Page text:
Food labels – where the discussion falls short

Mark Bittman had an interesting article in the NYTimes regarding food labels last week, and what an ideal label might look like. Check out the article for yourself here – My Dream Food Label. He suggests a three part process to creating a number for each food along with a box to indicate whether the food is made with GMO’s. The three categories to help come up with a number are nutrition (obvious), foodness (how close to real food a product is – white bread being low, while frozen broccoli being high), and then welfare (looking at how workers, animals, and the environment are treated/affected by the production of the food item).  

Mark Bittman - Proposed Nutrition Label

The numerical system for labeling seems really great. But I think Bittman falls short of addressing the actual issue with the labeling system. Sure, it would be great to know what the animals are fed or if there’s high pesticide use in the production of our food. If we really had a stoplight coloring system, where sodas are colored red, this would inherently discourage soda consumption – great! It seems that this “red light” would decrease consumption of bad products, like soda or candy bars, which would be great for people, but not good for profits of the manufacturers. The labeling system proposed here is not simply a superficial system with which to let consumers know how to eat better, but it would be the beginning of radically changing how we choose which foods to consume.  Bittman acknowledges that some of the information on his proposed labels is already being provided, citing Whole Foods and other retailers, but admits that “only when this kind of information is required will consumers be able to express preferences for health, sustainability and fairness through our buying patterns.”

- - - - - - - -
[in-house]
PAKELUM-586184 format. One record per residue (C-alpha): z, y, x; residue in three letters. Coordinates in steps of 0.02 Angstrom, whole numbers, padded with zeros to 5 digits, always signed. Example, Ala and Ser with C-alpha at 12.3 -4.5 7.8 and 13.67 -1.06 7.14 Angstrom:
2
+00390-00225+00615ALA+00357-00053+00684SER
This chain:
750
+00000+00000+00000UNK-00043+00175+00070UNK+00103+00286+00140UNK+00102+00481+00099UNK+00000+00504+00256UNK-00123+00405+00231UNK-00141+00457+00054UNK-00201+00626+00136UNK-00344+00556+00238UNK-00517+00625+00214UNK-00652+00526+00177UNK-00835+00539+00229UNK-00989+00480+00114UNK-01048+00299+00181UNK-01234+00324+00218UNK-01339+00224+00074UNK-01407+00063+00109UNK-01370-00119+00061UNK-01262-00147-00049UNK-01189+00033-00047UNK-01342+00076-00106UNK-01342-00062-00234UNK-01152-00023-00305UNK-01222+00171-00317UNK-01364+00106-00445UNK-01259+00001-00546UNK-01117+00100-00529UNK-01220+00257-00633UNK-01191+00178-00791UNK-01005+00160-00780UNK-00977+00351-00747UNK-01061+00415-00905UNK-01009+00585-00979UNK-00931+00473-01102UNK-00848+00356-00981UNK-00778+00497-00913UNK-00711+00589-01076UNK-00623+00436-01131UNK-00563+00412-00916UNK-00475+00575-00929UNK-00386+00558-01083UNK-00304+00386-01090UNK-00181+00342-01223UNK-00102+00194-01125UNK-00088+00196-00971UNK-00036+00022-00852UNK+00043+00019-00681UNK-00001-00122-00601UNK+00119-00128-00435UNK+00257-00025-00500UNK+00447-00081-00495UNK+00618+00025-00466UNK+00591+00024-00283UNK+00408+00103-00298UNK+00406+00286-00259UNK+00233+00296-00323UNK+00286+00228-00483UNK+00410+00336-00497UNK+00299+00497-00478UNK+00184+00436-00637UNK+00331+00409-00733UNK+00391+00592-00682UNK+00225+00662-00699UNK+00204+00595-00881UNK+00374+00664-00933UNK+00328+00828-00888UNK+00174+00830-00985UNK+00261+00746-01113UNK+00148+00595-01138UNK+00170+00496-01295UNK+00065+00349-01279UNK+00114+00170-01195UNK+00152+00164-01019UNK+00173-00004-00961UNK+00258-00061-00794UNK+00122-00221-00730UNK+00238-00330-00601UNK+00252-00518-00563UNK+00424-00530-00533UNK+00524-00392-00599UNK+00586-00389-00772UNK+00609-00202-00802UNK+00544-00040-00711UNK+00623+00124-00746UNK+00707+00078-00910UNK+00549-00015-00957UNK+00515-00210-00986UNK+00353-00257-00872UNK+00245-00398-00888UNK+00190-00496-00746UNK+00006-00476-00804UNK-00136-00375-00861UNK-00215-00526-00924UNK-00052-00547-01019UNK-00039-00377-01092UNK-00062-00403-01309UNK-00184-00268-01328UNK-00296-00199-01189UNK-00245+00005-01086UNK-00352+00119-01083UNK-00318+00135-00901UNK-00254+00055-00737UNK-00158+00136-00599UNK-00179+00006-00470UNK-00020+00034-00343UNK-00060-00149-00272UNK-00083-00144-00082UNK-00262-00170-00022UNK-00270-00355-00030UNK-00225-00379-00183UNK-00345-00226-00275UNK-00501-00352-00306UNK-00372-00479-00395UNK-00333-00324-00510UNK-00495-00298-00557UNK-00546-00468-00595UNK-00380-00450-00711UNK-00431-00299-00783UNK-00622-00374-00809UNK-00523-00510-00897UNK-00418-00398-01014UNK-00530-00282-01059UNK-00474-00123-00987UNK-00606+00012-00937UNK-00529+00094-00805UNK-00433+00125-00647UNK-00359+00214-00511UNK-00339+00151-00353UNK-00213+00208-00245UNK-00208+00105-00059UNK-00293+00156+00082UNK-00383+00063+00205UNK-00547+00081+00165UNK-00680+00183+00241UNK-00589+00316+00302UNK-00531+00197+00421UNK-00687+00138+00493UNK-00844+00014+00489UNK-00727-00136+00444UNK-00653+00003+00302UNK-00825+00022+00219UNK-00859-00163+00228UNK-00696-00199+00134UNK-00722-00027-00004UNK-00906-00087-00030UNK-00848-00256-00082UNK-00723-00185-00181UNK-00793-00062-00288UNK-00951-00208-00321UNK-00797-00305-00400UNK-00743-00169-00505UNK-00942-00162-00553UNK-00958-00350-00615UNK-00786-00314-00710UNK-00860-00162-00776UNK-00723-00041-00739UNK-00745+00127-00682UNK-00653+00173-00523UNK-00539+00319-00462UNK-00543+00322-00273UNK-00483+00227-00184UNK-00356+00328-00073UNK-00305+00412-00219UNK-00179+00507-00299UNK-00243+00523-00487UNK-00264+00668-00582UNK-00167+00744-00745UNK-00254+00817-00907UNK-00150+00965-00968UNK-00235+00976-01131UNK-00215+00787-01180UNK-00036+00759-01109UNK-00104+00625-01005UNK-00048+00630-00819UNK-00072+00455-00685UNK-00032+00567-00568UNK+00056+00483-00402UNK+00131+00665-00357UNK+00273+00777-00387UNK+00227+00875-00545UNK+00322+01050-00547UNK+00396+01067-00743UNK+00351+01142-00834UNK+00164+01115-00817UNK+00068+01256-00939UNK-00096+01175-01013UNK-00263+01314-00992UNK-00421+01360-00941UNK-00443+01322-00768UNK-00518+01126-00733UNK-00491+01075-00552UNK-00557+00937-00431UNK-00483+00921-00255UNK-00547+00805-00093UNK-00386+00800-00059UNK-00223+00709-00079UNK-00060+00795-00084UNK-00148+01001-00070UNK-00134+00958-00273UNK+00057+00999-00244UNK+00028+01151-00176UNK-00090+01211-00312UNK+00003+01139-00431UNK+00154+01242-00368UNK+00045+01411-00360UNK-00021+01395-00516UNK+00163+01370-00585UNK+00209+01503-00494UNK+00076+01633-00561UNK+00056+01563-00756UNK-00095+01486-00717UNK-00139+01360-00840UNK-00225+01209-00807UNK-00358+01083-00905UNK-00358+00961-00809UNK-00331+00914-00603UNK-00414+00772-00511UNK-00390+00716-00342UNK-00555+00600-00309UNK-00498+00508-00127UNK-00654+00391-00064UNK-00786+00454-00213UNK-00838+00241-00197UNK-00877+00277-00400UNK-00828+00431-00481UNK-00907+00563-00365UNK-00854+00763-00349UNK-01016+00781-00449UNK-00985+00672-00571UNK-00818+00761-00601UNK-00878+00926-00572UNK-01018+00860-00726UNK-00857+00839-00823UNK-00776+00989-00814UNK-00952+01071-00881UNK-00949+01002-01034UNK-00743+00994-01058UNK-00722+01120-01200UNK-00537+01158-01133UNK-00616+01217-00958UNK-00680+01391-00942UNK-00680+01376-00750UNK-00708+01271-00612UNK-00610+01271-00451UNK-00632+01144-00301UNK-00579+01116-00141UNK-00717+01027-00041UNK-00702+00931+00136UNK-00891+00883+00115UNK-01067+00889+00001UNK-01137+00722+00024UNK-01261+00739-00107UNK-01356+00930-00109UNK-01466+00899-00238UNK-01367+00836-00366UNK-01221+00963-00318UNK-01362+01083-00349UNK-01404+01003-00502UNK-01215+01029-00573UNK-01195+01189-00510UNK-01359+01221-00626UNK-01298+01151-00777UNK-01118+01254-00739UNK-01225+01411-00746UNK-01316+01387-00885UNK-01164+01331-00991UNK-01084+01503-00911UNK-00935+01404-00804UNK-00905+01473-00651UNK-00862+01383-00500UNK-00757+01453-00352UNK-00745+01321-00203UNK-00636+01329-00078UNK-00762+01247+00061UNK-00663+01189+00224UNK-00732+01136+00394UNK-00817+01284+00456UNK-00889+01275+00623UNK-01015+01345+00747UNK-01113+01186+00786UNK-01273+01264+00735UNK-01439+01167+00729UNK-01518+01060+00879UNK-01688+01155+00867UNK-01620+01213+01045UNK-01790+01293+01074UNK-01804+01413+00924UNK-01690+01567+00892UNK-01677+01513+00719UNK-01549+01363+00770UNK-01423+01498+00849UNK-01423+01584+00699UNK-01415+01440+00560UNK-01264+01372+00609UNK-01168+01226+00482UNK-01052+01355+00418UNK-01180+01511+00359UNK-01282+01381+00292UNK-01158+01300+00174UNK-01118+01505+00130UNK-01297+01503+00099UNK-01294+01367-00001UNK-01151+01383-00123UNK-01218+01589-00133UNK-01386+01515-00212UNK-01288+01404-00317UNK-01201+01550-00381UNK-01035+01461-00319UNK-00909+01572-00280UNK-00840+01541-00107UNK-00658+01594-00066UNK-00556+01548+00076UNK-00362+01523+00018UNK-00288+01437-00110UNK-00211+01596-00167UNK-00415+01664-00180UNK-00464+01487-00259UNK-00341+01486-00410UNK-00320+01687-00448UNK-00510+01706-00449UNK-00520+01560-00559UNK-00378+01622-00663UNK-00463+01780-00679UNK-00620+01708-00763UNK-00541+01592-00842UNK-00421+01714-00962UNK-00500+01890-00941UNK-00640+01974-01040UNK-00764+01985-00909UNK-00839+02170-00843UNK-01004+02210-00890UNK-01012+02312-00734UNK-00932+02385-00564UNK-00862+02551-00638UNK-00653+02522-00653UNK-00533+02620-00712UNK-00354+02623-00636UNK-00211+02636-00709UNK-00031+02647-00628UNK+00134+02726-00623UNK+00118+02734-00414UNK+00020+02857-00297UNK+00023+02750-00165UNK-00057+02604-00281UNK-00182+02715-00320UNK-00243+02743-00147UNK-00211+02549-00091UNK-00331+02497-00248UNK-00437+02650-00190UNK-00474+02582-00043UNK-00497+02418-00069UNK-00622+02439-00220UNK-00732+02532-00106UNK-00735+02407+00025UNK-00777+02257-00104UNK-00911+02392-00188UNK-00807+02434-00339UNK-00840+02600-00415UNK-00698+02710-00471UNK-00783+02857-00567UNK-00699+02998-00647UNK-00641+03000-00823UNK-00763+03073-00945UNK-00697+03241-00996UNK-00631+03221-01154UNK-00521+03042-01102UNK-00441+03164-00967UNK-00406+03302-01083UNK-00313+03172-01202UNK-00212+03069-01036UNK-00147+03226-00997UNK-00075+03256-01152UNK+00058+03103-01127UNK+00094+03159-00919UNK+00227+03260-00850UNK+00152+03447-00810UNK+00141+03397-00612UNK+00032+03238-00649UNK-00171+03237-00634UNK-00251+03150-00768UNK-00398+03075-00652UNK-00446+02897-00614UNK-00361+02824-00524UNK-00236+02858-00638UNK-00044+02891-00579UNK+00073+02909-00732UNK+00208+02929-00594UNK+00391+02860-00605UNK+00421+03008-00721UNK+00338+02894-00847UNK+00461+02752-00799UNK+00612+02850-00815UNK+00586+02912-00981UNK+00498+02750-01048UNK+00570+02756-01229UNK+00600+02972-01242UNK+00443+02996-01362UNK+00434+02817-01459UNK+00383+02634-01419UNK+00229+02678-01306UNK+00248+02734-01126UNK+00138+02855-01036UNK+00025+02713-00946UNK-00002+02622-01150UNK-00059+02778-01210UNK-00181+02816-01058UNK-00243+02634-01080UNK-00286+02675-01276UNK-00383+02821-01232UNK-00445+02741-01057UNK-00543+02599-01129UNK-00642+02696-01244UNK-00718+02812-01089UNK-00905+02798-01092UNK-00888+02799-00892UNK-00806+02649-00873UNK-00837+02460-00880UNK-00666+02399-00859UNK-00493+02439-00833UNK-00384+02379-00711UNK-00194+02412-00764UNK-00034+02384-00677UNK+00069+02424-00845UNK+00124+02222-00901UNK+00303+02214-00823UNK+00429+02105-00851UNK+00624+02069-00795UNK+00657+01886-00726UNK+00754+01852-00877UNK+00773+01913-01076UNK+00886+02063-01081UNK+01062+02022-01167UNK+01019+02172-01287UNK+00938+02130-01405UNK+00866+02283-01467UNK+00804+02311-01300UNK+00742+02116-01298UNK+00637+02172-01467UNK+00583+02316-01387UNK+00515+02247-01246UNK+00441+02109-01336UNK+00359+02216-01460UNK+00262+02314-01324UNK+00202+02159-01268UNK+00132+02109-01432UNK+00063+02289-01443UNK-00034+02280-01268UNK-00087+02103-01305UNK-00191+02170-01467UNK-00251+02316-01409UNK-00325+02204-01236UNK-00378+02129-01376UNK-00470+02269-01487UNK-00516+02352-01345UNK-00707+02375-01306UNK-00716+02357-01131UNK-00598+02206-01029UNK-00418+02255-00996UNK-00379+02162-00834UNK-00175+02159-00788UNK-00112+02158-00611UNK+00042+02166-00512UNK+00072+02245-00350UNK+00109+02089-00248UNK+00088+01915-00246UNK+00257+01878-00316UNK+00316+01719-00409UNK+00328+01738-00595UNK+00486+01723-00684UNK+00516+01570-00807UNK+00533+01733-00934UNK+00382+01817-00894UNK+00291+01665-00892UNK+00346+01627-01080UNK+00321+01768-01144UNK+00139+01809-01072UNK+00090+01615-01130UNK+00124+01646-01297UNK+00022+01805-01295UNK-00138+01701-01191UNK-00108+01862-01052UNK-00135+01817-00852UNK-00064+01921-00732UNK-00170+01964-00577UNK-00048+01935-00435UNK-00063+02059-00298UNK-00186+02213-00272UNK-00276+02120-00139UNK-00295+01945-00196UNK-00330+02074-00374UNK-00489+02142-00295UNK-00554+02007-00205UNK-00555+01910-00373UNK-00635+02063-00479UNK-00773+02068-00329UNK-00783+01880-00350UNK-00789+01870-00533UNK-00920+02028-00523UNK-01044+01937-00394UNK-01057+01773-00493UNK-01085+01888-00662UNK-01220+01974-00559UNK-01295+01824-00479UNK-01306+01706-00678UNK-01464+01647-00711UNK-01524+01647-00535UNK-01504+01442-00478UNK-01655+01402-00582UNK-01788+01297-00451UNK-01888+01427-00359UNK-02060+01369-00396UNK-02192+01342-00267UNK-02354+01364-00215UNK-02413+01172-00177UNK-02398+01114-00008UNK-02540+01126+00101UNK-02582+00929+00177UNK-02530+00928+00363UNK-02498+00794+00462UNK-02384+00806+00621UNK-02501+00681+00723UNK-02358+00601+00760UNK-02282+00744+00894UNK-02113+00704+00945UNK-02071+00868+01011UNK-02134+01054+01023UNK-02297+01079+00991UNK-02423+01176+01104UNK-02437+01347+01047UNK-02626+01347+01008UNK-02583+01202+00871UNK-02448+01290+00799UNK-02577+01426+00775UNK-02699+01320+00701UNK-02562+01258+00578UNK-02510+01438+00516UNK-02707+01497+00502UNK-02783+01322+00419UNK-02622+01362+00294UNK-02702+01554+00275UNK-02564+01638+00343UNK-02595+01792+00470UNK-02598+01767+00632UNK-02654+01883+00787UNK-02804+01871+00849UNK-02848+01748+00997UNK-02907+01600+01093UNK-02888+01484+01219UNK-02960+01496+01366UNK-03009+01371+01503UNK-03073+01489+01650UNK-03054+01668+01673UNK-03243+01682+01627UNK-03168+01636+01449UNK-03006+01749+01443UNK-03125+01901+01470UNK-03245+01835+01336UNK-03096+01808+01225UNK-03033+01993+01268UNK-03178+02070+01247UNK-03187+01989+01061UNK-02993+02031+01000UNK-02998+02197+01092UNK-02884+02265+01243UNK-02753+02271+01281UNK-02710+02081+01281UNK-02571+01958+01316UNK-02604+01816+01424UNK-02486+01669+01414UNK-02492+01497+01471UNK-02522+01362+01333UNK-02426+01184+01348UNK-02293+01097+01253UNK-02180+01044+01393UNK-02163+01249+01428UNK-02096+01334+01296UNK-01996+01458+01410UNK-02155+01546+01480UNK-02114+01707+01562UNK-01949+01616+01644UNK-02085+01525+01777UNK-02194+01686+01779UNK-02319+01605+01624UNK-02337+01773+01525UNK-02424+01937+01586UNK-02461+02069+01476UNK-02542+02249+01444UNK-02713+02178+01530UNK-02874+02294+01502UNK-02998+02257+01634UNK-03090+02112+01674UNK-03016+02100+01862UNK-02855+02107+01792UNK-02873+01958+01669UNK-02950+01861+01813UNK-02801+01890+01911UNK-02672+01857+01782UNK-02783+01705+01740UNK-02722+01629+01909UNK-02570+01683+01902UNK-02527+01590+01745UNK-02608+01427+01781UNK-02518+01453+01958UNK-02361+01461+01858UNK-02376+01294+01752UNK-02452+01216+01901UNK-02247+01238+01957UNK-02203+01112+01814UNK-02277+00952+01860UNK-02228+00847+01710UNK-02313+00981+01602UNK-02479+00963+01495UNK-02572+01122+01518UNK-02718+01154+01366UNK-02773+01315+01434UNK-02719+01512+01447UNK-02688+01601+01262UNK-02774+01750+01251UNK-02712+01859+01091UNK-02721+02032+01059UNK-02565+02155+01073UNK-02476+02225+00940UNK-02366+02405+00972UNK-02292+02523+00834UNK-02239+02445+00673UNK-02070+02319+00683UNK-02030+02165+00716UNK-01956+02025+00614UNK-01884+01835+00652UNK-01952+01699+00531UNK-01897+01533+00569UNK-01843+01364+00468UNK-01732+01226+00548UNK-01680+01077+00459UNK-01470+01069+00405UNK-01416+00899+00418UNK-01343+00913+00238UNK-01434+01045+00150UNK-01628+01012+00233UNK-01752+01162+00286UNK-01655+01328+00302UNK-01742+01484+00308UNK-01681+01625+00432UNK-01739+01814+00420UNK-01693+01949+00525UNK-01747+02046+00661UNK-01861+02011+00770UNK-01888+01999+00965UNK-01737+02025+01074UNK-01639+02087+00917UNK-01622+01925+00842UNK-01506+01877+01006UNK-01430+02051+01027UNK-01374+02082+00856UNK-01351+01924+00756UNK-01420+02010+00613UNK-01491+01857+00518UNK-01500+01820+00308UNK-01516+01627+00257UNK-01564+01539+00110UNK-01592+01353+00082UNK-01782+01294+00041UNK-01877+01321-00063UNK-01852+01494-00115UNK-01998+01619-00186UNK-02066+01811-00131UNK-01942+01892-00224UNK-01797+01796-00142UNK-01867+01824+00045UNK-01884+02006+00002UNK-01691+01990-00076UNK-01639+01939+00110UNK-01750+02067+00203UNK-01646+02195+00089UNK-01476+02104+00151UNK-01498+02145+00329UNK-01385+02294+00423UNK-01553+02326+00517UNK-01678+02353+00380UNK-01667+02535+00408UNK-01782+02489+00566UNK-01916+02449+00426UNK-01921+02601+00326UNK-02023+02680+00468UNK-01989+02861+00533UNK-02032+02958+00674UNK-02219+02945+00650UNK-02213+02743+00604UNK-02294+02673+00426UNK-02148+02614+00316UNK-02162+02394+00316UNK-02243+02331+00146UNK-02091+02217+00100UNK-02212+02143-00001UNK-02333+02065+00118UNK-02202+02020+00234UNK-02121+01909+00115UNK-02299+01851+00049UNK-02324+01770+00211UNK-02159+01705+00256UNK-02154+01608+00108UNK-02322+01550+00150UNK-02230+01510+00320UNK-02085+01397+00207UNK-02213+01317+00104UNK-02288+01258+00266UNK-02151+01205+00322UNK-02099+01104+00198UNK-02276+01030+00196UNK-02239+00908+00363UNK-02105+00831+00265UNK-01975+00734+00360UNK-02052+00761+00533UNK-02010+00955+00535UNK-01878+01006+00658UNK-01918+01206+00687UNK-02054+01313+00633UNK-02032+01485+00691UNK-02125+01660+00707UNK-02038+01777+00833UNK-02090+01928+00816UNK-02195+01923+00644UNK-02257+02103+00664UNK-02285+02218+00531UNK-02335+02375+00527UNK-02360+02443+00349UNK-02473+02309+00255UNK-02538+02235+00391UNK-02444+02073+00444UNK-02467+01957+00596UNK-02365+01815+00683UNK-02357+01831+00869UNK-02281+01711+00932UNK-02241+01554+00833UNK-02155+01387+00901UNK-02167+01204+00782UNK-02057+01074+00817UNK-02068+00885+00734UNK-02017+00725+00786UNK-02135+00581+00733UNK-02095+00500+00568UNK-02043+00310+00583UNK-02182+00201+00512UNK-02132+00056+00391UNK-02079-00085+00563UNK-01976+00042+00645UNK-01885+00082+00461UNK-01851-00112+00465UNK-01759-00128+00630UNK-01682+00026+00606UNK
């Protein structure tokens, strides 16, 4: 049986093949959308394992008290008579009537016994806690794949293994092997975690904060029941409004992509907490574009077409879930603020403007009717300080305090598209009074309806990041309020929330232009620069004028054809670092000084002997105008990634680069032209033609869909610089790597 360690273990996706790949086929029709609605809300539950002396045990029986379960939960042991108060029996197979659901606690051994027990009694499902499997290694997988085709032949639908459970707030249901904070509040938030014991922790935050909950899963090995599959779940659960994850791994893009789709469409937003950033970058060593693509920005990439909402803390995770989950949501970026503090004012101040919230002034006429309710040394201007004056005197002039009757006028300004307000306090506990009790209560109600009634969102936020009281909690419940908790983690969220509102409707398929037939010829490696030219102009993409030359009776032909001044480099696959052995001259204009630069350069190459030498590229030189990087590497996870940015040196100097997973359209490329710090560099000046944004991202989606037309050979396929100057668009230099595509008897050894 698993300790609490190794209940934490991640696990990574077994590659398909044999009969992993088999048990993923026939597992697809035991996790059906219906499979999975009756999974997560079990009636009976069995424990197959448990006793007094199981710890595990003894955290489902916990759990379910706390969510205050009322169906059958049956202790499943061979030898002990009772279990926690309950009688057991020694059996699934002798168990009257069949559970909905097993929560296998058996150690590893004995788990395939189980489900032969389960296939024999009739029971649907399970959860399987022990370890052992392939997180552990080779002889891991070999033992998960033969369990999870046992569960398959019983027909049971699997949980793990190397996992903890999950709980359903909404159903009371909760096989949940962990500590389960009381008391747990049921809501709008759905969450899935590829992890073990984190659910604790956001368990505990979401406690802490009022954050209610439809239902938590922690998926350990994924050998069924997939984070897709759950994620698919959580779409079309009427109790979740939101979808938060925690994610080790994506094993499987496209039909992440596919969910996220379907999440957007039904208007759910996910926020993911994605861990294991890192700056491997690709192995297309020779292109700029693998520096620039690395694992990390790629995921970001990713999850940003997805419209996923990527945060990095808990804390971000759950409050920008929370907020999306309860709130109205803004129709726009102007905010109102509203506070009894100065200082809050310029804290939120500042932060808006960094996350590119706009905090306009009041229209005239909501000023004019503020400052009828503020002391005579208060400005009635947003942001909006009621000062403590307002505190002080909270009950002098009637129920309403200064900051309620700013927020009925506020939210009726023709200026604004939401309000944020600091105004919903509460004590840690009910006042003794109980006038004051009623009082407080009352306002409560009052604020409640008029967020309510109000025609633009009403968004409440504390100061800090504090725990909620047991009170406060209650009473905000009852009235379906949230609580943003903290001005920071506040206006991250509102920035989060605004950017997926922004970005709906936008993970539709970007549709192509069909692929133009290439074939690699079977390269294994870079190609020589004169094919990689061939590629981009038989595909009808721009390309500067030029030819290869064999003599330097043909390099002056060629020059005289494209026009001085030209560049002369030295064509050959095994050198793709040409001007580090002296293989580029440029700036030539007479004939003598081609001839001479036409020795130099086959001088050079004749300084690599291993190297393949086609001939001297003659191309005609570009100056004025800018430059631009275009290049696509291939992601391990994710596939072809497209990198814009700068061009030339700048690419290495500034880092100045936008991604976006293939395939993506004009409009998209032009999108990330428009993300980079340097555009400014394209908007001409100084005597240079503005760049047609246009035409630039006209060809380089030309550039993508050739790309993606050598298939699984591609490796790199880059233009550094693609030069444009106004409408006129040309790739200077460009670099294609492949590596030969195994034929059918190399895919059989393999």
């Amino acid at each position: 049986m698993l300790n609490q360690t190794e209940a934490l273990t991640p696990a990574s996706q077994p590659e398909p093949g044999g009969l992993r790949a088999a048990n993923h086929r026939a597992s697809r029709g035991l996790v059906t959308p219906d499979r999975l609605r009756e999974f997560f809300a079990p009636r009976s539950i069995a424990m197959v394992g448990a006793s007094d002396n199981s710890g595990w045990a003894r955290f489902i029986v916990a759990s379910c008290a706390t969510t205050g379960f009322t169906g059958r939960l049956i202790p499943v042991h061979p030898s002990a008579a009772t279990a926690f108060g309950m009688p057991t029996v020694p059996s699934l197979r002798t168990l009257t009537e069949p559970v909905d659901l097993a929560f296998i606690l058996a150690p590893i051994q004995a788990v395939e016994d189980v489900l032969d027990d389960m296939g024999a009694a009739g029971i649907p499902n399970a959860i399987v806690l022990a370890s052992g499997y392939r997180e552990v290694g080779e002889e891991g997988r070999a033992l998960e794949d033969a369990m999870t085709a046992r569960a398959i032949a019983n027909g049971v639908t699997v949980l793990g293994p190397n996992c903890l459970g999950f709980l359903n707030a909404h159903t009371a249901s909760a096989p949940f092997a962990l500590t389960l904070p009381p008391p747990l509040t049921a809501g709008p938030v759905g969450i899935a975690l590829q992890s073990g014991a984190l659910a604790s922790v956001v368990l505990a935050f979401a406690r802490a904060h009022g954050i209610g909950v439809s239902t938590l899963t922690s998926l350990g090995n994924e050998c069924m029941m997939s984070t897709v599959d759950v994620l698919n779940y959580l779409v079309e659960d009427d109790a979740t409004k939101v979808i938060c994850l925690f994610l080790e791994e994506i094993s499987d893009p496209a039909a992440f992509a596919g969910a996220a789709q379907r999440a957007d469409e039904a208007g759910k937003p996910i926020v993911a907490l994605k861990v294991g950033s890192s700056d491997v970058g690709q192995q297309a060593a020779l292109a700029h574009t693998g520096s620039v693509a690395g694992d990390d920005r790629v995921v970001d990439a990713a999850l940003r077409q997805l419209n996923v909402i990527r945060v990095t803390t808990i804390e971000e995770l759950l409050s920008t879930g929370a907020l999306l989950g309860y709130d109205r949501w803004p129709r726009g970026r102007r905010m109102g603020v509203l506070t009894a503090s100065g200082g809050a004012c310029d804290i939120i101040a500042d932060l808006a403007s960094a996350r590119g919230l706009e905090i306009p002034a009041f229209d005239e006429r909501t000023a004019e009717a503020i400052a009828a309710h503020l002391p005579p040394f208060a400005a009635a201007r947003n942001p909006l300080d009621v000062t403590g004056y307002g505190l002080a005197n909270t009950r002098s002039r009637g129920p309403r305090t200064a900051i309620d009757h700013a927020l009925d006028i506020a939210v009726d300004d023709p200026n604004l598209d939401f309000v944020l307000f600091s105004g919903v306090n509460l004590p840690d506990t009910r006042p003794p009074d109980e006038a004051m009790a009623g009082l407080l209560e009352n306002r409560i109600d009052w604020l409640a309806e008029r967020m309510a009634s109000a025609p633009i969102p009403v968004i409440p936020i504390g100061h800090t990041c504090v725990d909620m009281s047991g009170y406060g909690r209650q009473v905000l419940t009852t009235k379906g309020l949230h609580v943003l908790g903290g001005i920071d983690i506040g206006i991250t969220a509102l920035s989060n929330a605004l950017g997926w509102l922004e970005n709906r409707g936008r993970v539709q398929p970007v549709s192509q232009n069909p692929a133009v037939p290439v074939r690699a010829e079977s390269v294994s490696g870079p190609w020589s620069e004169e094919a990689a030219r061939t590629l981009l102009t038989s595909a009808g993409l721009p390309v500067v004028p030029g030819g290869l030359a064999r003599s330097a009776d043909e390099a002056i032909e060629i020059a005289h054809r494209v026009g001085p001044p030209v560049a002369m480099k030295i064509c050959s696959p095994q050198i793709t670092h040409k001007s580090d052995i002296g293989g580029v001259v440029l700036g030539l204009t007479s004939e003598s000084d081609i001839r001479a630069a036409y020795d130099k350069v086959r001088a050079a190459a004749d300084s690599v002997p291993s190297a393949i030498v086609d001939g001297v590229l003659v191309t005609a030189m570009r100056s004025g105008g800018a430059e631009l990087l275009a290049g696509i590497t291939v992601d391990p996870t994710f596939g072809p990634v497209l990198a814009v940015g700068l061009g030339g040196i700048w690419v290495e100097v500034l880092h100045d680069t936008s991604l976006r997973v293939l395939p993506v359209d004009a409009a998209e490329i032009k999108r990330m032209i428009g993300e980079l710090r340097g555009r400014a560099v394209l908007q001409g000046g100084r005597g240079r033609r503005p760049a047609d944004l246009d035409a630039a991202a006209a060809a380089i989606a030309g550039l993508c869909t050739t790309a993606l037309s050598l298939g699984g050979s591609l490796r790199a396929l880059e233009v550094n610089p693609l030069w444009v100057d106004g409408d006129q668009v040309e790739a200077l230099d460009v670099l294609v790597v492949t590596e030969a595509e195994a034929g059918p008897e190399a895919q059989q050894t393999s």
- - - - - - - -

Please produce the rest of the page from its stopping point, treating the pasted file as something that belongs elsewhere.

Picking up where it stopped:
I appreciate what Bittman proposes – we need a better, uniform system for labeling our foods. But it’s not just the food labeling system that is wrong; our food system as a whole is a problem and the labels are just a symptom of that. After all, why are companies fighting tooth and nail to prevent the mandatory labeling of GMO’s in California as part of prop 37?

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About Ania K

Writing, cooking, and eating in Brooklyn.
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